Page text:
There is a batch mode option in the jar which allows many requests to be run without restarting Java each time. In some cases batch mode requests after the first would fail. SkyView attempts to optimize the calculation of the resampling geometry when a user requests images from multiple surveys that have exactly the same geometry on the sky, (I.e. they are broken into tiles with the same sky coverage like the four IRAS or IRIS surveys). Unfortunately this ‘optimization’ was sometimes being applied to subsequent batch mode requests even though the requested positions were quite different. Thanks to Kelley Hess for bringing this to our attention. When we fixed this we also updated the parsing of quotes in the batch file to mimic the behavior of the command line more closely.

The other problem did not cause any errors in the output. If a user had set the SaveBySurvey flag to request that data from different surveys be saved in different cache directories, then in a request where there was both multiple surveys requested and a contour image, the cached data for the second and later images was being stored in the directory associated with the survey that contour image was taken from. E.g., if the user had specified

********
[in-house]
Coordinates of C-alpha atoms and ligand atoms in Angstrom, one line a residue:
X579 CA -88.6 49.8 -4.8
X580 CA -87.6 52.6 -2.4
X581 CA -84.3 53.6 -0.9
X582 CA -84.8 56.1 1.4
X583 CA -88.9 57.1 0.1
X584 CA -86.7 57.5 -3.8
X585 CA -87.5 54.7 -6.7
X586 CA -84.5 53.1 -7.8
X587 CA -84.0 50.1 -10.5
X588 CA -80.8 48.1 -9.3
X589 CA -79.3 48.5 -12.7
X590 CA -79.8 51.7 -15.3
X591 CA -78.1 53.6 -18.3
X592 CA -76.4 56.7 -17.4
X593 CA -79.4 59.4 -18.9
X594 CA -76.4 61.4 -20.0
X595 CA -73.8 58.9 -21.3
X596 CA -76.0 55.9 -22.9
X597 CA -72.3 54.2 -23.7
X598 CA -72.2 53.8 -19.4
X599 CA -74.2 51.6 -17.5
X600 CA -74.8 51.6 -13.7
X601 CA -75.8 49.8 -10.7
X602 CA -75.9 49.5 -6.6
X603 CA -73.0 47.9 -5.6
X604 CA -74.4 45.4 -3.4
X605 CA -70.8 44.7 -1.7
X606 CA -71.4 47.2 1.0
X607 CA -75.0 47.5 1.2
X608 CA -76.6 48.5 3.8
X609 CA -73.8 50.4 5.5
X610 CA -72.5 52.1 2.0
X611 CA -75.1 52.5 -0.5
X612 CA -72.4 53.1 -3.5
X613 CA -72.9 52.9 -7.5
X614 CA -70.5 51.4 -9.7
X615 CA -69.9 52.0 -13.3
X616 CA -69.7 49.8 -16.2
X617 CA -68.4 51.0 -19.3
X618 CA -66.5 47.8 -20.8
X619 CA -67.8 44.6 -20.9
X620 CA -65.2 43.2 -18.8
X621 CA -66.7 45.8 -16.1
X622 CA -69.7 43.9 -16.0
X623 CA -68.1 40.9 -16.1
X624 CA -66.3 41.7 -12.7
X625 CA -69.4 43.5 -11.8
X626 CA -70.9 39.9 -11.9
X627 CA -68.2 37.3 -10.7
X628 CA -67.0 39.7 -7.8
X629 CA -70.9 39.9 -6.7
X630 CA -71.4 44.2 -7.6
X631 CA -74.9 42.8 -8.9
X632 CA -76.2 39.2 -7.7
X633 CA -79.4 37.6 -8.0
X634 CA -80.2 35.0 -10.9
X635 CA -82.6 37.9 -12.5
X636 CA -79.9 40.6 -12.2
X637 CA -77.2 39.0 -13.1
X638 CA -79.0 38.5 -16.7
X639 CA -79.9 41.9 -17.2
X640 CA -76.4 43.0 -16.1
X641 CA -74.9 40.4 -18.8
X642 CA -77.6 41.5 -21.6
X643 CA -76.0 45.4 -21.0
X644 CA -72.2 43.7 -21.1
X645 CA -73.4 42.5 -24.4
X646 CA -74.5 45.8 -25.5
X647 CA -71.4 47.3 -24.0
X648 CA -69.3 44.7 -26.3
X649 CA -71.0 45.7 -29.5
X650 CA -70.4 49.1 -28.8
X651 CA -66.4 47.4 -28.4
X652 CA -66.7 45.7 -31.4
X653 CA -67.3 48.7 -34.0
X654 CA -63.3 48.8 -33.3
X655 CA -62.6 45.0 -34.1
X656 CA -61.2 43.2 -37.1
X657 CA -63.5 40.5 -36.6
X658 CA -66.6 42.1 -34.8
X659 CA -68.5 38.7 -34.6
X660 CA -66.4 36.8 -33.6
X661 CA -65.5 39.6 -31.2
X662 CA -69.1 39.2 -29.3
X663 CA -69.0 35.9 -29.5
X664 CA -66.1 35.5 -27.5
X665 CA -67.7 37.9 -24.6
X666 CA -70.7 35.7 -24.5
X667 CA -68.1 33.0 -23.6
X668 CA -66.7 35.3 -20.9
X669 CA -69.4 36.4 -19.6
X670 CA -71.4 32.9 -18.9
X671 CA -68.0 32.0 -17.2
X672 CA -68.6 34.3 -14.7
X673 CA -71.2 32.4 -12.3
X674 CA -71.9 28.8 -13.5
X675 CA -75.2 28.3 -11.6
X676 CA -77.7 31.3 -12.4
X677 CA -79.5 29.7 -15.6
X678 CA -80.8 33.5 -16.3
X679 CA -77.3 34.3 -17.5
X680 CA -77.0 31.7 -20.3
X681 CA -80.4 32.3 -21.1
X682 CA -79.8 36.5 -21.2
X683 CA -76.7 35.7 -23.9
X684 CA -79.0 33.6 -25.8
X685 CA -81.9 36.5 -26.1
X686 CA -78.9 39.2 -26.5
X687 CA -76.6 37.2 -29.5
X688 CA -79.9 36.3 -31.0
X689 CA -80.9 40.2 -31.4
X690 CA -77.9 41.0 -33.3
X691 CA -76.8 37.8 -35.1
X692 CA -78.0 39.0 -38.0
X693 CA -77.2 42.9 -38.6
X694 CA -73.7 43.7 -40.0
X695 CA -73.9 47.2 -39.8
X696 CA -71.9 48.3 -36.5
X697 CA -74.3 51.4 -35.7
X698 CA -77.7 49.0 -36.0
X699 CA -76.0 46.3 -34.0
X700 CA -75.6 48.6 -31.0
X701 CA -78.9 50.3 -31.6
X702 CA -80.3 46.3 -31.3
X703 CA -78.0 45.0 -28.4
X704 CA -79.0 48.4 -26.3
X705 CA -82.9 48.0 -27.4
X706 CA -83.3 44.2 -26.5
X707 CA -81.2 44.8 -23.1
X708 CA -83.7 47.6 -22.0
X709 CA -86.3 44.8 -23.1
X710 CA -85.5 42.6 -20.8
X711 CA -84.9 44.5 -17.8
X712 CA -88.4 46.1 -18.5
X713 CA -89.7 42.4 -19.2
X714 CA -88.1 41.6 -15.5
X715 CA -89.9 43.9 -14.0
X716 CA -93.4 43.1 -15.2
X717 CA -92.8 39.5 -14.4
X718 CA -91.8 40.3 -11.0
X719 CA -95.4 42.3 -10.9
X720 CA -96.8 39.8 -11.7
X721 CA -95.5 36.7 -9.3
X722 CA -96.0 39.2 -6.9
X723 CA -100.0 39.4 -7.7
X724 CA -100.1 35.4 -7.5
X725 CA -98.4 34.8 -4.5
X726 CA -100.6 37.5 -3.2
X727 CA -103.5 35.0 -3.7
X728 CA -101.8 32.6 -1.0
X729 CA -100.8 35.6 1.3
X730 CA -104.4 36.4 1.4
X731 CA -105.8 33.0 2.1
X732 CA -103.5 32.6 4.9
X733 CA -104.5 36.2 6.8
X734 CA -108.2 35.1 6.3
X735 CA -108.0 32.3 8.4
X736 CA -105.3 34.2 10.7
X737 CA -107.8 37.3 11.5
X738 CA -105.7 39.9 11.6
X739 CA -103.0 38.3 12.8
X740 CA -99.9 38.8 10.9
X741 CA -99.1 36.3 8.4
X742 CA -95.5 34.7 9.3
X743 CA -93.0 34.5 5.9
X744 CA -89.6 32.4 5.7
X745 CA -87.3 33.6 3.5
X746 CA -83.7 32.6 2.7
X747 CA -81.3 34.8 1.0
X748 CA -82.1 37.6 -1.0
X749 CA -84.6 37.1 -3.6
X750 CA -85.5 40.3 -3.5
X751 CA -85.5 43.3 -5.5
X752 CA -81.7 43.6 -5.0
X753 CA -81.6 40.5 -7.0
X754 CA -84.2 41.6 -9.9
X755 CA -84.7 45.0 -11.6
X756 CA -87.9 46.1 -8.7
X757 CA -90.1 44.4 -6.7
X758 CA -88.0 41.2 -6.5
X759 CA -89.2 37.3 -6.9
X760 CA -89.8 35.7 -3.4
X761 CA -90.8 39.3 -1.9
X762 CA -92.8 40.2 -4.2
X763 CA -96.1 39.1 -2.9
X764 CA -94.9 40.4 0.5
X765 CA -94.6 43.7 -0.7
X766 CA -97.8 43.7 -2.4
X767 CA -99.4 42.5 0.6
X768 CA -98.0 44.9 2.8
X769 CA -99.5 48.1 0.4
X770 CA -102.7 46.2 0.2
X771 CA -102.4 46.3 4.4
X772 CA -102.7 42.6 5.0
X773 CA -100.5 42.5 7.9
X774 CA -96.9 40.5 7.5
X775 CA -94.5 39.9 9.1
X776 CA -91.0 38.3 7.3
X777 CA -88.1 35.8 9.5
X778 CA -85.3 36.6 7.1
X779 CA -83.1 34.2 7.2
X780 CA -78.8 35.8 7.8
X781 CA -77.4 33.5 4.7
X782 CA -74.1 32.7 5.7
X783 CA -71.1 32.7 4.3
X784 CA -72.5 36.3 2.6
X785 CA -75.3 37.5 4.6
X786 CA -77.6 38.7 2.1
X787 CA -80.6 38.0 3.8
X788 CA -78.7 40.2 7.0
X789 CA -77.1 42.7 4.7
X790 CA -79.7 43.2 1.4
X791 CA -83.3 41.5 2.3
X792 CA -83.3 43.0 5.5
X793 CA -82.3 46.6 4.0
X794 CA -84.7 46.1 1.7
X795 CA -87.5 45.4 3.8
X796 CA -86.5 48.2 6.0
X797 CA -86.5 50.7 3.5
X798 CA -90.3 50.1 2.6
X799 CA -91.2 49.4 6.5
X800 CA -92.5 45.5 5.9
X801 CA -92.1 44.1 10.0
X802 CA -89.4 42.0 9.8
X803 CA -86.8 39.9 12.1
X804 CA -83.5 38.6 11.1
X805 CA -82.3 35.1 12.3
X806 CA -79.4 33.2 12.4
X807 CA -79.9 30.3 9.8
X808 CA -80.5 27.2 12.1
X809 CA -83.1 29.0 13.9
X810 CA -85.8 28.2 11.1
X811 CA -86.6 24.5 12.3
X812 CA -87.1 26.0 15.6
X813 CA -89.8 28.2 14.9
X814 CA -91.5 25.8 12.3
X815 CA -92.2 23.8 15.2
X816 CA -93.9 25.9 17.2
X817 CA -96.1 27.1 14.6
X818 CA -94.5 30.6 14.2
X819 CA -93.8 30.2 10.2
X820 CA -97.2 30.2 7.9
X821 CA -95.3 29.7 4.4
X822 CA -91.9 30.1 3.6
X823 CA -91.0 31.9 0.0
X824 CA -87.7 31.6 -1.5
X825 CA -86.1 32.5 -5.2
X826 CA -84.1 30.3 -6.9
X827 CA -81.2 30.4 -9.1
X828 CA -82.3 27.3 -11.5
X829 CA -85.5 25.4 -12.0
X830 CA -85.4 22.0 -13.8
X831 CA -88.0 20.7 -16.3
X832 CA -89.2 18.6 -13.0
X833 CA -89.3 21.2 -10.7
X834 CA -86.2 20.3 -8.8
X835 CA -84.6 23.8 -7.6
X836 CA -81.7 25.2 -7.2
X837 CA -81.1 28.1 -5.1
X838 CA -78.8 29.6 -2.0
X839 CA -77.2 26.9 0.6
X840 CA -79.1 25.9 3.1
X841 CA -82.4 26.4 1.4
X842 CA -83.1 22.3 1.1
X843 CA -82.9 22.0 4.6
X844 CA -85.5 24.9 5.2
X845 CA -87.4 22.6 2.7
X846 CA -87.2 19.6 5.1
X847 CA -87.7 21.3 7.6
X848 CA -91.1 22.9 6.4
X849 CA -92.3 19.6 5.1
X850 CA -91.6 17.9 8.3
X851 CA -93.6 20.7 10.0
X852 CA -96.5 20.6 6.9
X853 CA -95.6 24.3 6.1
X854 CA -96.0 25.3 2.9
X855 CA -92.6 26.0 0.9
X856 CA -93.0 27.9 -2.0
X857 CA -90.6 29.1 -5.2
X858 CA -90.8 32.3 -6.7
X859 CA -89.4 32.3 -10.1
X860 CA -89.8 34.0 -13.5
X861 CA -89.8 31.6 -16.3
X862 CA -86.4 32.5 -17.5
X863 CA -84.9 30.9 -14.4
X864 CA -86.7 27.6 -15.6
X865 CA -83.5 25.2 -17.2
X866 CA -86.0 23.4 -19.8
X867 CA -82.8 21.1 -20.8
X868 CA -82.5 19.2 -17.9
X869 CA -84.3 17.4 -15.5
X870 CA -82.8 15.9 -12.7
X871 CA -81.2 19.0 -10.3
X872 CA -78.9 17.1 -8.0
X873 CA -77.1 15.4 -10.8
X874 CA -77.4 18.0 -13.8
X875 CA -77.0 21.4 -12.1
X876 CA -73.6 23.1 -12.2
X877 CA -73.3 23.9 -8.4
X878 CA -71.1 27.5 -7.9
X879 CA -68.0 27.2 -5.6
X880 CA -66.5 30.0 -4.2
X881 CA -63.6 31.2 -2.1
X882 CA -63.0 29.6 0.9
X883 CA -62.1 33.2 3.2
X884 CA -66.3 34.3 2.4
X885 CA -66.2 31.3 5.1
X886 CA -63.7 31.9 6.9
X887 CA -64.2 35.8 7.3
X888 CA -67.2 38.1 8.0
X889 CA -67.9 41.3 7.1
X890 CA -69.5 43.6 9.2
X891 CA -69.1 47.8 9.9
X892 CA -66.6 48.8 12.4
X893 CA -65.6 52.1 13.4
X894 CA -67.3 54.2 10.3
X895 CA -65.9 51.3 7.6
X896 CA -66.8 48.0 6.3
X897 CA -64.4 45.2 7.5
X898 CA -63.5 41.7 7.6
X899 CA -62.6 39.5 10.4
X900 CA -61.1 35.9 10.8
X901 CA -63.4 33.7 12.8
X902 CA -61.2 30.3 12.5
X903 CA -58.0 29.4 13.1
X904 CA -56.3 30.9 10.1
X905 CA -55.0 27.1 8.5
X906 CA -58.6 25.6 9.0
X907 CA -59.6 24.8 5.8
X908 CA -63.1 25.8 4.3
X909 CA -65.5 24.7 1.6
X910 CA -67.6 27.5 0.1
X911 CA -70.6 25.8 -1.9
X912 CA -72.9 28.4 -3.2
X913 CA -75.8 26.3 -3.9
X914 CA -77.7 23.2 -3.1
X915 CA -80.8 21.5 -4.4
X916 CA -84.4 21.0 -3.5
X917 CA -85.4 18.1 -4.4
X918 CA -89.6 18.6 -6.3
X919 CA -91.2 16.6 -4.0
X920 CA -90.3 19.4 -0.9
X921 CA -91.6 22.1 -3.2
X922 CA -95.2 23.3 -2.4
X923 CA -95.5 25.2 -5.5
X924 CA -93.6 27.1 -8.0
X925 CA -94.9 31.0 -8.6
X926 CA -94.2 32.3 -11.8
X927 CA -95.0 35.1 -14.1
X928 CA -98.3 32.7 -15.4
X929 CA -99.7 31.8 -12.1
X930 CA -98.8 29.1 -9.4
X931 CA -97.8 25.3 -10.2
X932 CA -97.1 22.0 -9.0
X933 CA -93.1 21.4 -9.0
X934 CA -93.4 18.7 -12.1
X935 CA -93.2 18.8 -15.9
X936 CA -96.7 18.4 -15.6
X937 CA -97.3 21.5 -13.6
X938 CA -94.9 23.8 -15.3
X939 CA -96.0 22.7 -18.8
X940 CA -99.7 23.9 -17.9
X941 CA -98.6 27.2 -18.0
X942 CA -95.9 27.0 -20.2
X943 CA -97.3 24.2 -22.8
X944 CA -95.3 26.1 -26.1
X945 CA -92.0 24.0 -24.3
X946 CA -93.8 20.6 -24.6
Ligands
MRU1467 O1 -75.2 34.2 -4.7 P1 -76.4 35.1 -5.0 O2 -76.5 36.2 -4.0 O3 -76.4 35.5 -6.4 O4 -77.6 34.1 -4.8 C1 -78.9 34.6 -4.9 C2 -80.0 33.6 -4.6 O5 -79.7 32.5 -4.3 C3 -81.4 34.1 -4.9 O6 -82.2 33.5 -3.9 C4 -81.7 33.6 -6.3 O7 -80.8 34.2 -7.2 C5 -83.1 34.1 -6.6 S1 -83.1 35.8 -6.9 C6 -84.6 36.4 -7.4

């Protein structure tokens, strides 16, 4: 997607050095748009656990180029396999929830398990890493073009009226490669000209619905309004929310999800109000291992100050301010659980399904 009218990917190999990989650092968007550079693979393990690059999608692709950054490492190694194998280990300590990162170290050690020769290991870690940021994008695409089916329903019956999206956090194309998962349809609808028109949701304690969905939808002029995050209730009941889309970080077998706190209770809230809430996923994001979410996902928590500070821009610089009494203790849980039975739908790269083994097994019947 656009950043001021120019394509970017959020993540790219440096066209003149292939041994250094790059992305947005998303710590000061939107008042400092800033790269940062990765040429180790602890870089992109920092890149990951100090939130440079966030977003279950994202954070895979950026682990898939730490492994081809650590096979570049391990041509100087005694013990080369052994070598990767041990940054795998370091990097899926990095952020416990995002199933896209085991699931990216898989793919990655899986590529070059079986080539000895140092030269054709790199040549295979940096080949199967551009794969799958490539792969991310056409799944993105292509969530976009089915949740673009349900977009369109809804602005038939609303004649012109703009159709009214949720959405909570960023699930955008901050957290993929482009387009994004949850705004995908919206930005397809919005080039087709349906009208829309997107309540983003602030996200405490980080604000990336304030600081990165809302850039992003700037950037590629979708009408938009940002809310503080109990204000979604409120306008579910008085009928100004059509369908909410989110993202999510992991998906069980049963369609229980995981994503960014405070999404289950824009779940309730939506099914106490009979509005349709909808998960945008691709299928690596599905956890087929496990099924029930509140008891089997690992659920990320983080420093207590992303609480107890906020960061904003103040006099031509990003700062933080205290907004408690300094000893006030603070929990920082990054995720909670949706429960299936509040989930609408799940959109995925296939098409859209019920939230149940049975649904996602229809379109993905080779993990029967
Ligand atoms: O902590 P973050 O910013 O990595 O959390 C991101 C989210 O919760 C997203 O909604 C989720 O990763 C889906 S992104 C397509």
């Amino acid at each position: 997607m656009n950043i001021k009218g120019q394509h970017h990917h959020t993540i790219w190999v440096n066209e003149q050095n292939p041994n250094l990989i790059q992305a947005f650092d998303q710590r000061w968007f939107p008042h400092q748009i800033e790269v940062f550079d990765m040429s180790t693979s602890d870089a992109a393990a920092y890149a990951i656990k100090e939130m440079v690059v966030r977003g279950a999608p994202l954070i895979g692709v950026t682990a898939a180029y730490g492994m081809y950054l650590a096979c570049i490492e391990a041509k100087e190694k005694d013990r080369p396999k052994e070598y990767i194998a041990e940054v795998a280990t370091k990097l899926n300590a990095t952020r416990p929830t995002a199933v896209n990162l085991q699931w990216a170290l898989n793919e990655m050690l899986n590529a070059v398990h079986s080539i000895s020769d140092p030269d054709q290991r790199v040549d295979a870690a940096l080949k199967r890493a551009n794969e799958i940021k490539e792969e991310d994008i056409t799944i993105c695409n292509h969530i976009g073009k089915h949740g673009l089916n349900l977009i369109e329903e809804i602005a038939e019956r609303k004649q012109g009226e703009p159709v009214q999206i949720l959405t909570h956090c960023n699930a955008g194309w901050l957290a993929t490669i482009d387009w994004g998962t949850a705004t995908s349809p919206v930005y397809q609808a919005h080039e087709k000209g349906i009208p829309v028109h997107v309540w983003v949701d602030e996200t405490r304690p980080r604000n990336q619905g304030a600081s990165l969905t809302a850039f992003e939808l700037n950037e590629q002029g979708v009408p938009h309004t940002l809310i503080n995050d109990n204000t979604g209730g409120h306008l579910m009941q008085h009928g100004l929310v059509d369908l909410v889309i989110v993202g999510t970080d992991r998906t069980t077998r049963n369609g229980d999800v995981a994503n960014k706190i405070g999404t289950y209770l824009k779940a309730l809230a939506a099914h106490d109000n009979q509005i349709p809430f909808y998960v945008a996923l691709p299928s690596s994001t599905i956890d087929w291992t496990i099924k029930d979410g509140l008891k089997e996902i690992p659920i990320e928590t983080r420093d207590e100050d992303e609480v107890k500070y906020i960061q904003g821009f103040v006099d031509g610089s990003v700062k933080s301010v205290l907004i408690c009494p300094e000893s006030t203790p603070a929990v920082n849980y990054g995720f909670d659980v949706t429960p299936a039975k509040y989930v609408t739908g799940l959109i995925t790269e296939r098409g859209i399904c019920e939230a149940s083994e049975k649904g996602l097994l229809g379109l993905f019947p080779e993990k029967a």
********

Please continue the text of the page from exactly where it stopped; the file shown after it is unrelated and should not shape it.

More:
SaveBySurveys Survey=s1,s2,s3 Contour=c1 position=xxx

then the cached files for surveys s2 and s3 were stored in the directory for c1. This is unlikely to be a problem for most users, but it meant that we occasionally had junk in the cache that our SkyView web server maintains.

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SkyView release v3.1.12

We have released SkyView v3.1.12  with 2 enhancements!  This new version adds social network sharing options to the SkyView Image Gallery  and a helpful option to the Overlays section of the main SkyView Query form.

Facebook and Twitter Share buttons are now displayed with all images in the SkyView Image Gallery.  So if you have an account on either of these social networks you can share images that you or other users have created. If you are interested but have never added an image to the Gallery check out this post